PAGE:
(Bloomberg View) -- It took 17 years, but the median household income in the U.S. last year finally topped the inflation-adjusted record set in 1999.
This bit of happy news was contained in the Census Bureau's annual reports on income, poverty and health insurance coverage in the U.S., which came out Tuesday. When you annualize the median income gains since 1999, they really don't amount to much -- just 0.04 percent a year, compared with a 1.2 percent growth rate over the previous 17 years. Also, a 2013 change in the income questions asked by the Census Bureau boosted the median somewhat, meaning that in reality incomes may still be slightly lower than in 1999. Still, the ground lost has for the most part been recovered, and the increase since 2013 (3.3 percent a year) has been pretty impressive.
It's been much more impressive in some parts of the country than others, though. When you look at median household incomes in the Census Bureau's four regions, the differences are pretty striking.
In the Northeast and West, median household incomes are now markedly higher than they were in 1999 and 2000. In the South, the median income is about the same. In the Midwest, it's still well below its 2000 peak. Over the long run, the Midwest has gone from being similar in affluence to the Northeast and West to significantly poorer. And the always-poorer South is actually a little bit further behind the coasts now than it was in the mid-1970s. The sharp income recovery since 2013 hasn't alleviated these differences, with median incomes growing fastest in the Northeast and at a similar pace in the other regions.
These regions encompass some very different state and metropolitan economies -- the most populous, the South, stretches from Texas to Delaware -- so the comparisons here are painted with a pretty broad brush. But I think they tell us something important about the trajectory of the U.S. economy over the past couple of decades that isn't fully reflected in other indicators.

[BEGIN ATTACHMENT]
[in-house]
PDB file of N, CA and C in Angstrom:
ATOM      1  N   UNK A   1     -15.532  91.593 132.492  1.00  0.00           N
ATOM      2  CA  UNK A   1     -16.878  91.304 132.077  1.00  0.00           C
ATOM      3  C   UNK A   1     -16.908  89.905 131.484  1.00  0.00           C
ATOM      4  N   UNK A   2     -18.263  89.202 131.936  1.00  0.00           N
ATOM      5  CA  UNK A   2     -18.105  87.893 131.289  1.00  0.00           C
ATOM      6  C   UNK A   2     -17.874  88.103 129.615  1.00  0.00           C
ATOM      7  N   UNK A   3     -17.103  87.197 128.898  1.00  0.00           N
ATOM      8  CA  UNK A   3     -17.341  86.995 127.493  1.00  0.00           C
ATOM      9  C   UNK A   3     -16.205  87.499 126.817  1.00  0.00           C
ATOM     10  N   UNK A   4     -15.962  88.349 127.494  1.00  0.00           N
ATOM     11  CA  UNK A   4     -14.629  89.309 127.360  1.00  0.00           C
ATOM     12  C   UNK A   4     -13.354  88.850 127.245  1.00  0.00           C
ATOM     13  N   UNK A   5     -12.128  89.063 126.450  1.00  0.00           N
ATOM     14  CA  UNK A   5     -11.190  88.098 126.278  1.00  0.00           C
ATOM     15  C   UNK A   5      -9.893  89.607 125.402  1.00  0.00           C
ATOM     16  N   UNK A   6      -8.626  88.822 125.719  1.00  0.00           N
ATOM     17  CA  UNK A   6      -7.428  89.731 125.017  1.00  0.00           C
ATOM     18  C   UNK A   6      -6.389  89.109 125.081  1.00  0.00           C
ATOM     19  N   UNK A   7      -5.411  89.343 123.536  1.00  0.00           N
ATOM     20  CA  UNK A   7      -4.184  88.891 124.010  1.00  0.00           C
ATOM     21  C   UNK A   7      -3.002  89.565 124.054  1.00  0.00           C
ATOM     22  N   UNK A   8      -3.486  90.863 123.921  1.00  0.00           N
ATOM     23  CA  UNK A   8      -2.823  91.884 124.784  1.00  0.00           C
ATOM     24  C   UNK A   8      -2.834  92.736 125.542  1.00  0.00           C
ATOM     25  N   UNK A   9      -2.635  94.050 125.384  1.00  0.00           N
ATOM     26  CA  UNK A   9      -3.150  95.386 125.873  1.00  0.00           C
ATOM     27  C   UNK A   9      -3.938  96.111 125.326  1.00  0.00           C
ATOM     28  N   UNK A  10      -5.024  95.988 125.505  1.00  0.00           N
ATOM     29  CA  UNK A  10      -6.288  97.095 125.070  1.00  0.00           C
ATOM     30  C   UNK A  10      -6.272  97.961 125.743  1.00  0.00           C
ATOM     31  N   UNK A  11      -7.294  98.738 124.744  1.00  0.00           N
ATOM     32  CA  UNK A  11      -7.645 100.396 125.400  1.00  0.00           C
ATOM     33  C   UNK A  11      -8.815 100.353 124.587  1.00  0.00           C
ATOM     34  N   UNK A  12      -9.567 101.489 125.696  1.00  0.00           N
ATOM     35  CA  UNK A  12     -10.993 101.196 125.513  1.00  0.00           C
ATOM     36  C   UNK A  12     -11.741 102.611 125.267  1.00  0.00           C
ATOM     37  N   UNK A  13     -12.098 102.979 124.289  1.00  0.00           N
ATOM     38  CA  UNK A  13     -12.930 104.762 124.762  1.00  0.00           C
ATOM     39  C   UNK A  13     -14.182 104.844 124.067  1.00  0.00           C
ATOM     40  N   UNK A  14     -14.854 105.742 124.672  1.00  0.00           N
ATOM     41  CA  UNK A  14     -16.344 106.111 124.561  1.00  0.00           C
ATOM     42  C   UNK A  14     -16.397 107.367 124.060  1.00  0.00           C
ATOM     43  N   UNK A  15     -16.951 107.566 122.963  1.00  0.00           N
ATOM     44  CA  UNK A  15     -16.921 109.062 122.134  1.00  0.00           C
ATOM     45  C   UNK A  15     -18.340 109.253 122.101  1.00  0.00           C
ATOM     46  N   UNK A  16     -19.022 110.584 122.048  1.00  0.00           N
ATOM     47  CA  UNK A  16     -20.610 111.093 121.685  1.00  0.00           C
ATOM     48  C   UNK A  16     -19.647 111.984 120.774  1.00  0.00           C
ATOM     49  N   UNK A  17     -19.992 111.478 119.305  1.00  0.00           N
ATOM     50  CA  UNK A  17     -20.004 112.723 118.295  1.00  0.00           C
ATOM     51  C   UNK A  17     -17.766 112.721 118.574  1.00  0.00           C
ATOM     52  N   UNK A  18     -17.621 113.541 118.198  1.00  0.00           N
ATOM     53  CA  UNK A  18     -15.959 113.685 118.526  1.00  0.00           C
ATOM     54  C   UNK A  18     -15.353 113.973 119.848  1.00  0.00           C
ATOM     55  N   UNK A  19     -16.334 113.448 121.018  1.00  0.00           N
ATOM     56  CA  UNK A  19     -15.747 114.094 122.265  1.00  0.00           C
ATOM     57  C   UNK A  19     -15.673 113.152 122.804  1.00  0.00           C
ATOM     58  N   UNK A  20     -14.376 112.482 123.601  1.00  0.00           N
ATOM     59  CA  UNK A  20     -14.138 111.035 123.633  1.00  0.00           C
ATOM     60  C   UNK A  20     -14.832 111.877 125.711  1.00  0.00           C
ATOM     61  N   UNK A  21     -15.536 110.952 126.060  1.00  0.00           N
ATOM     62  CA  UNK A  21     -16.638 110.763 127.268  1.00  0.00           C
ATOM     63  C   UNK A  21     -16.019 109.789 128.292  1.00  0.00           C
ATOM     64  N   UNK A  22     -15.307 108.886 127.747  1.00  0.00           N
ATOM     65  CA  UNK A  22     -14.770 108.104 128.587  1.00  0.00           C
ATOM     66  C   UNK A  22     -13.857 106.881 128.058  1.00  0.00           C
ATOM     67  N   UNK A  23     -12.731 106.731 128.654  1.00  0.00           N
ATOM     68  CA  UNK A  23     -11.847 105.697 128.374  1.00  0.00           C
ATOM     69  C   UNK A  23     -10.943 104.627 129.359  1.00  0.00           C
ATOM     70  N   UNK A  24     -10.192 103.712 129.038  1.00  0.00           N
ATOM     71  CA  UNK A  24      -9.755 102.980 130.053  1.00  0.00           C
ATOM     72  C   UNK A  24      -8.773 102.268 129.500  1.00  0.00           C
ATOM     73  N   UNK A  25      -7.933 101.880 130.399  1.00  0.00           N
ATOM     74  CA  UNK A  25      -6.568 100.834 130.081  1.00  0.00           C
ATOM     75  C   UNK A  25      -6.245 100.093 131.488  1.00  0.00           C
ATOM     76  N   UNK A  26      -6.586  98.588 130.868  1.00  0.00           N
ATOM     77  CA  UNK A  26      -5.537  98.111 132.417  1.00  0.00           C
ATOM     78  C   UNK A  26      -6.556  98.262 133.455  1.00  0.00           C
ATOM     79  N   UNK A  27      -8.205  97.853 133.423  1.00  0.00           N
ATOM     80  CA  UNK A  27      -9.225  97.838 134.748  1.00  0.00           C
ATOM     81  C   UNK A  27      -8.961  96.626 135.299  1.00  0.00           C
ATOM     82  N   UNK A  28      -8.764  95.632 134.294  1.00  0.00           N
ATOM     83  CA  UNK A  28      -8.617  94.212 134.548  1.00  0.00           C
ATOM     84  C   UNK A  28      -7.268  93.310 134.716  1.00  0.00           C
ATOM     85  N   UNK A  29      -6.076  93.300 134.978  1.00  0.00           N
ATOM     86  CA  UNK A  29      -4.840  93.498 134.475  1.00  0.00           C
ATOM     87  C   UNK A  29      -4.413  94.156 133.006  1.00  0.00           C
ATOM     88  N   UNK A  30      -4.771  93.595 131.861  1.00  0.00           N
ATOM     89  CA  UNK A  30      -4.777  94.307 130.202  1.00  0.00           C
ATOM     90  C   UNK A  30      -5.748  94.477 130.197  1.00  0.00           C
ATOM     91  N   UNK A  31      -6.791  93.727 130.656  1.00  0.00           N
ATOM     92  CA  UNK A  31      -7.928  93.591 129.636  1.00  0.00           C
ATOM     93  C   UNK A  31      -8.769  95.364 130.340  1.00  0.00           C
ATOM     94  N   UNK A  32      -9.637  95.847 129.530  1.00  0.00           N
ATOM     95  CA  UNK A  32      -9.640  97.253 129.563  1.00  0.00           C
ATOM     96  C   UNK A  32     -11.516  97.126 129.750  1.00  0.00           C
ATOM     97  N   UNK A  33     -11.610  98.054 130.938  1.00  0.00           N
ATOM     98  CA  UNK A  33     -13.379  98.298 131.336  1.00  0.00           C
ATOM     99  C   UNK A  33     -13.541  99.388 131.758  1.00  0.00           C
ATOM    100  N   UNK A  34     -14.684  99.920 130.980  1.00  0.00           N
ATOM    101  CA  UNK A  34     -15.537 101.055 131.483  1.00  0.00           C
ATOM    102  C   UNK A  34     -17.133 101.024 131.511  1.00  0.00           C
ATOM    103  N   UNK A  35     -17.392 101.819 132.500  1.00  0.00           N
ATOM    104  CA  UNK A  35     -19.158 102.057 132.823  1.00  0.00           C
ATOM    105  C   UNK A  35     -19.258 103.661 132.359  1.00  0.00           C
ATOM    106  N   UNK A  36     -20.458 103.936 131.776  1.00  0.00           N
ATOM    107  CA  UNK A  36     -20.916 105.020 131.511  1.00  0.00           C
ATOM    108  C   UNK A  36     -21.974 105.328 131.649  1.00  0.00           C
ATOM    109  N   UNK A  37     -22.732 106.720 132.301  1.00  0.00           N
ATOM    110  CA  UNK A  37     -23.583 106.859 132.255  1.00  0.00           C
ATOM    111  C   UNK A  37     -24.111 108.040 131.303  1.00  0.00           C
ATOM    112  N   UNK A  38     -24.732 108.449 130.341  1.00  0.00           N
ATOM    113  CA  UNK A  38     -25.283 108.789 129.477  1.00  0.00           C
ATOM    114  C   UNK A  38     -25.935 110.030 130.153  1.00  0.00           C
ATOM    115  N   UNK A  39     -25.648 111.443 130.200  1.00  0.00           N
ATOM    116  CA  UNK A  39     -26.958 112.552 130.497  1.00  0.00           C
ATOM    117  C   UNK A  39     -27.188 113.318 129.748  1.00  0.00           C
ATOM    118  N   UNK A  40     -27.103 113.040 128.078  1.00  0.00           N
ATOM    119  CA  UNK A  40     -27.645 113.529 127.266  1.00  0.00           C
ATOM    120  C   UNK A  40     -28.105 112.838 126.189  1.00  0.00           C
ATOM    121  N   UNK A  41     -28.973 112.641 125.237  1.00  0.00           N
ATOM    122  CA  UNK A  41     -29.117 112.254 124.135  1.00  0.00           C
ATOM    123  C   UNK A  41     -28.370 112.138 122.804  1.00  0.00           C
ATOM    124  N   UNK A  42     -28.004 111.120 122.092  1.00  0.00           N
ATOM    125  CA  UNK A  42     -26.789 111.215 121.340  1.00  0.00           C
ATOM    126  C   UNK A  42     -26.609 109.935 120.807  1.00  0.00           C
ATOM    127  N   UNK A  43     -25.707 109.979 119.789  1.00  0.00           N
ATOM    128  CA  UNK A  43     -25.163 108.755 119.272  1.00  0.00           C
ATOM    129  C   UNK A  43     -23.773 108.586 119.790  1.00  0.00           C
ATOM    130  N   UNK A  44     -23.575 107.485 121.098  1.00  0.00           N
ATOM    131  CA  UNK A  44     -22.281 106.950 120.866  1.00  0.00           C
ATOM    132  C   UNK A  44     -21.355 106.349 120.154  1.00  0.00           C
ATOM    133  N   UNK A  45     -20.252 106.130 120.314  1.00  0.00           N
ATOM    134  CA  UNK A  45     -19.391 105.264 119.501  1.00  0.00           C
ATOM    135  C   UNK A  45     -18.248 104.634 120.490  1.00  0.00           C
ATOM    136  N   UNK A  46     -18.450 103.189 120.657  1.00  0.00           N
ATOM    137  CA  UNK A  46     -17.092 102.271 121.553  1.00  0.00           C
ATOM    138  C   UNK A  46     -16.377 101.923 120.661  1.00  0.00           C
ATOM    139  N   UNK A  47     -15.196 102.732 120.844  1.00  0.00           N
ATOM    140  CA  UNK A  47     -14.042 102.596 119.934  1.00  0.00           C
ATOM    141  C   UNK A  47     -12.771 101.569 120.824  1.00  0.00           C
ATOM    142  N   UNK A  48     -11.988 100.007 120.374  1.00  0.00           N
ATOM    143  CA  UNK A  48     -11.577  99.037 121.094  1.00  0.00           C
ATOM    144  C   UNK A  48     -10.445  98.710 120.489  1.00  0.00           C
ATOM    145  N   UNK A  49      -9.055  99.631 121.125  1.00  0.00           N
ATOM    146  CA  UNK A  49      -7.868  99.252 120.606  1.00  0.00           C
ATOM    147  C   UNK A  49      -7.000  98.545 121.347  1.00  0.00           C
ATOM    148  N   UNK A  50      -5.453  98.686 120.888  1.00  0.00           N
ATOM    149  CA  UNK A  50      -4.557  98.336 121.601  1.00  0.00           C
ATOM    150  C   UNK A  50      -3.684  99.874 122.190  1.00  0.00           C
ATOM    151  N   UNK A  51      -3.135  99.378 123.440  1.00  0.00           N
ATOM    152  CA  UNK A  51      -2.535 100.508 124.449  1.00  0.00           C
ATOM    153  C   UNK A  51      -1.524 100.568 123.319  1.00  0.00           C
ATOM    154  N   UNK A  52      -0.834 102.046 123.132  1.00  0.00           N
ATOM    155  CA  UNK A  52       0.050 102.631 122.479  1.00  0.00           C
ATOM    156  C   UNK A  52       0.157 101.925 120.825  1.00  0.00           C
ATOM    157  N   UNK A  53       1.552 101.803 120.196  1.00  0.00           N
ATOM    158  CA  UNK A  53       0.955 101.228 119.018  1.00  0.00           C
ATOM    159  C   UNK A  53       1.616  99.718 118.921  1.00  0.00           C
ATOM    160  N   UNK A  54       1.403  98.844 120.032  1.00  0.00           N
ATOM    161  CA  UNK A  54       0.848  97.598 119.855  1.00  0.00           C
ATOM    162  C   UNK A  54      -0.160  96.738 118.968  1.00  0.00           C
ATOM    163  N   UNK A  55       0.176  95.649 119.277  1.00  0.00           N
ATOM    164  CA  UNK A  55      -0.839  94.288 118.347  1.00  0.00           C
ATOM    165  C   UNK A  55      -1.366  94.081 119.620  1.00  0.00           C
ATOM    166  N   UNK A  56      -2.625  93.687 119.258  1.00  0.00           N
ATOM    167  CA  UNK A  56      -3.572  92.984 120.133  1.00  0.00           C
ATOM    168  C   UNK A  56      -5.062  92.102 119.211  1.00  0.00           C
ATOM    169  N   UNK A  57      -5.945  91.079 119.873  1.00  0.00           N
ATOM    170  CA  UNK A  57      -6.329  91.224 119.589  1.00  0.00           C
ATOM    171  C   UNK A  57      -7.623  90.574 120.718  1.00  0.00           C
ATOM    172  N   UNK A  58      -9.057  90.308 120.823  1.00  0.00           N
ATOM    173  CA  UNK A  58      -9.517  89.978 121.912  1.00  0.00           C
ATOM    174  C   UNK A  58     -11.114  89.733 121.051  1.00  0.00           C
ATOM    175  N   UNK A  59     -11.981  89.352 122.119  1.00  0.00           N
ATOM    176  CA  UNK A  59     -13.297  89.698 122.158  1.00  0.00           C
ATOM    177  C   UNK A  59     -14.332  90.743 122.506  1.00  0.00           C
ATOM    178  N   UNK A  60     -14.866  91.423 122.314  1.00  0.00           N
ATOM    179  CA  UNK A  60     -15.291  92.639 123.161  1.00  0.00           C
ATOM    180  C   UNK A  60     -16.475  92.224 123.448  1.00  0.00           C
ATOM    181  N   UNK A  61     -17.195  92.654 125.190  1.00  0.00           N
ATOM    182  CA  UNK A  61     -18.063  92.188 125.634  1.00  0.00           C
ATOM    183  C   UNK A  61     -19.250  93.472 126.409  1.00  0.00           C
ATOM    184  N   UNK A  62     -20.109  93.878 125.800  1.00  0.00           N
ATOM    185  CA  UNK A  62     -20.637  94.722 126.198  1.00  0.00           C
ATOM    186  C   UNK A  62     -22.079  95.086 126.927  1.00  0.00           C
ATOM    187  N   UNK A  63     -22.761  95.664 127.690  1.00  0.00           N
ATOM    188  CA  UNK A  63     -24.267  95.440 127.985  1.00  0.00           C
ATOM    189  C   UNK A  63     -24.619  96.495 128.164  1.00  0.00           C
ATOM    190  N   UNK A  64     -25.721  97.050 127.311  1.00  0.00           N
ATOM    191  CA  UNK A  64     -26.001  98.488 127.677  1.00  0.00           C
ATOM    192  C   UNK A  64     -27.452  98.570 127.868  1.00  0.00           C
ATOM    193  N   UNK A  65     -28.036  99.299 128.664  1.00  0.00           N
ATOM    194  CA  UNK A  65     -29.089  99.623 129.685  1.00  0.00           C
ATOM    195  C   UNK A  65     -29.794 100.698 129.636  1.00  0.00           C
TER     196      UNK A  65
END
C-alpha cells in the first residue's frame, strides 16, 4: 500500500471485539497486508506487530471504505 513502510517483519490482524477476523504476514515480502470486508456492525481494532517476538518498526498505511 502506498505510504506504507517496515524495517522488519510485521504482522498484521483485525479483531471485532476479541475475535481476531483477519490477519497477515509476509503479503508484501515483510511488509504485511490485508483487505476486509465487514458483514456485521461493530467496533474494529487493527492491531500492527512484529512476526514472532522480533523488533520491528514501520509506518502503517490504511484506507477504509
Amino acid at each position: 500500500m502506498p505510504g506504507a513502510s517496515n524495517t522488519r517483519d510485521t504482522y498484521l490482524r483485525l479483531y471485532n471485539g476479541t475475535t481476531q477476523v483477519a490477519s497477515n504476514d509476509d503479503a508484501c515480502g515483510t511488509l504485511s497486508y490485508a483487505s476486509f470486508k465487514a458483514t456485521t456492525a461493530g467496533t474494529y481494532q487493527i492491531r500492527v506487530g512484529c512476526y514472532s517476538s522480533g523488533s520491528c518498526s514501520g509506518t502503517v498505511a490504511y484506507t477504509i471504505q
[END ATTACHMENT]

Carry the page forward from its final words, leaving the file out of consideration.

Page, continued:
The South and the West are the country's growth regions, with population up 22 percent and 21.3 percent, respectively, since 2000, and job growth similarly robust. The Midwest and Northeast are the tortoises, with population growth of 5.5 percent and 4.9 percent. That clearly does not match up with the differing paths of median incomes.
Housing prices do. They're a lot higher in the West and Northeast than in the South and Midwest. The direction of causality surely runs mostly from incomes to prices, but it is worth noting that such regional differences in the cost of living eat up some of the income advantage of the coasts.
A more significant match may be that, of the 14 states with the most manufacturing-dependent economies (as measured by manufacturing's share of total payroll employment in July), seven are in the Midwest and seven are in the South. On the whole, the years since 2000 have been tough on U.S. manufacturers and even tougher on manufacturing jobs. The Midwest and South have suffered from it. The coasts, not so much. And so far, there's not much sign in the median income data that the regions' relative fortunes are changing.
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Justin Fox is a Bloomberg View columnist. He was the editorial director of Harvard Business Review and wrote for Time, Fortune and American Banker. He is the author of “The Myth of the Rational Market.”
Also, as researcher Scott Winship has argued again and again and again and again part of what's going on here is that households have gotten smaller. Families are having fewer kids, more people are living on their own. As a result, living standards have probably risen faster than the slow pace indicated by the metric of median household income.
Annualized growth of percent in the Northeast, percent in the Midwest and percent in the South and West.
They are, in descending order, Indiana, Wisconsin, Michigan, Iowa, Alabama, Kentucky, Arkansas, Mississippi, Ohio, South Carolina, Tennessee, Kansas, Minnesota and North Carolina. Numbers 15 and 16 are Oregon and New Hampshire.
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